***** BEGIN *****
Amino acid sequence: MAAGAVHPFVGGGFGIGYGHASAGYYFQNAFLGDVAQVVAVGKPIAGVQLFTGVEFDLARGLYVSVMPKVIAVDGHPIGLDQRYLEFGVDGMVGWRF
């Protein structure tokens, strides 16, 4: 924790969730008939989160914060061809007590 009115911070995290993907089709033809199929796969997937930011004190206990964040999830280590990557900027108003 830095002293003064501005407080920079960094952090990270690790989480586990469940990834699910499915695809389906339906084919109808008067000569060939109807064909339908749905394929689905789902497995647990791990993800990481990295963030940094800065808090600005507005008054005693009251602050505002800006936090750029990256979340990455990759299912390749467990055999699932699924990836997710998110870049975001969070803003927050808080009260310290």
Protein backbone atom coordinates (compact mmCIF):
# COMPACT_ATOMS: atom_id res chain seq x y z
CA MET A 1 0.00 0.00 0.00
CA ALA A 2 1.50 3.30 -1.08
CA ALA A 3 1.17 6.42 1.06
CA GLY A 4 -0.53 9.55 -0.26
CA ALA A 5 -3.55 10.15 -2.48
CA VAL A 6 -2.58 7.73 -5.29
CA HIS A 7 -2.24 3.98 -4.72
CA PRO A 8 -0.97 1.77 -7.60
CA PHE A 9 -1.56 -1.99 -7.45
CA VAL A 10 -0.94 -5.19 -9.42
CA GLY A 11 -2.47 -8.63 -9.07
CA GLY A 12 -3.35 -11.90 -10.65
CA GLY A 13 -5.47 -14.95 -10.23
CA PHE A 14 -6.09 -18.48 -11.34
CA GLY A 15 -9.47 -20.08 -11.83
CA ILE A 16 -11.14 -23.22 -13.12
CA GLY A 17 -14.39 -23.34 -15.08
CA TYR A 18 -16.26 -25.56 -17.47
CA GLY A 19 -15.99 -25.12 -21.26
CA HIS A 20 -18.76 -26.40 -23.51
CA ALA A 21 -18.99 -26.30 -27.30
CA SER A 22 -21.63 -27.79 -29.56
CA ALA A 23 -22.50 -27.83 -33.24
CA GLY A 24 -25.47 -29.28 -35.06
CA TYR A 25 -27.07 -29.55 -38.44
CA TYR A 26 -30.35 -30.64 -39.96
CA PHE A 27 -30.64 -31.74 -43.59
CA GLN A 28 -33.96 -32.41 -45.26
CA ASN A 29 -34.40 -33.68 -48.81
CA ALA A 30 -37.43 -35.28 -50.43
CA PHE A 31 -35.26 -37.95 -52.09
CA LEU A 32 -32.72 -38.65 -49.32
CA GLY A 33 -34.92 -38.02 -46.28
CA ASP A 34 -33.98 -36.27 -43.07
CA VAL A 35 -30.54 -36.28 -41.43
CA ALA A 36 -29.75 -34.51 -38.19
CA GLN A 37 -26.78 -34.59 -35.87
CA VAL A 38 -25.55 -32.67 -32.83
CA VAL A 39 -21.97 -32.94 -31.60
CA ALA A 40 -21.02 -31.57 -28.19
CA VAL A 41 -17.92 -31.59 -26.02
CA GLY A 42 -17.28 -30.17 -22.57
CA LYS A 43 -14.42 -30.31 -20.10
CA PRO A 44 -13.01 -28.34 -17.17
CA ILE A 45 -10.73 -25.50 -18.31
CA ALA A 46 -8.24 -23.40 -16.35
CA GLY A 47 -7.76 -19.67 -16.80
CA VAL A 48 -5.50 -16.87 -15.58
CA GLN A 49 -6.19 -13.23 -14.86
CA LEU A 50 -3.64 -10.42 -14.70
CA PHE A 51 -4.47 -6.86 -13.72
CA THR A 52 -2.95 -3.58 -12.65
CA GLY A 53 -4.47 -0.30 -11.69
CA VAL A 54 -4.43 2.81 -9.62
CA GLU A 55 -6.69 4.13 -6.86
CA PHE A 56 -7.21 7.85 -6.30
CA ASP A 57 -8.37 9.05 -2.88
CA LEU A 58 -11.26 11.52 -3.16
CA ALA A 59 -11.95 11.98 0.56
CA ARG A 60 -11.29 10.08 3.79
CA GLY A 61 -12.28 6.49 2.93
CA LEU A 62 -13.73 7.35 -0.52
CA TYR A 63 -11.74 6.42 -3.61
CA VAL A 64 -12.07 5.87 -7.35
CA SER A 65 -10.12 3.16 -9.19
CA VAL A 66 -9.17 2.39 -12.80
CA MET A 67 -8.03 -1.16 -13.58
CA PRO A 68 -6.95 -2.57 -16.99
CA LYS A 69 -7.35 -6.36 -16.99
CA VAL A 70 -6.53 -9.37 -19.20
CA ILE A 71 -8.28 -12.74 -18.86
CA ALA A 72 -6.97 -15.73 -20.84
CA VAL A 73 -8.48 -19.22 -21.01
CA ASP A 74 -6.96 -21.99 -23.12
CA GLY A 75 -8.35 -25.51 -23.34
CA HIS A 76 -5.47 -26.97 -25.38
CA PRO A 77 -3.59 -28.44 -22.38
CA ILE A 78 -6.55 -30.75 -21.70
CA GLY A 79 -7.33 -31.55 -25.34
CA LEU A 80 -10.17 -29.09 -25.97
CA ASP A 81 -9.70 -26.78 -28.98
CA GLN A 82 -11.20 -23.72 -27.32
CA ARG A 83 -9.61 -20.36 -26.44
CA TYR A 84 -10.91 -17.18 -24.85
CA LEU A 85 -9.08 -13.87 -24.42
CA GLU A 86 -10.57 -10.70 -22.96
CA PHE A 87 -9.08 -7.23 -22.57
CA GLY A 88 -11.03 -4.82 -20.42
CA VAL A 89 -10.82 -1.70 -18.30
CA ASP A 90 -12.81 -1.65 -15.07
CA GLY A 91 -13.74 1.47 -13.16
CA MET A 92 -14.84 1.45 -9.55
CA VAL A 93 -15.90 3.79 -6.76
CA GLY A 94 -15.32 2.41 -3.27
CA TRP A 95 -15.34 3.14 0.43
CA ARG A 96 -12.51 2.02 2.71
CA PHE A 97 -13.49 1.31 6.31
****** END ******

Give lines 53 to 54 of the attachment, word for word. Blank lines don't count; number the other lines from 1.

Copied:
CA GLN A 49 -6.19 -13.23 -14.86
CA LEU A 50 -3.64 -10.42 -14.70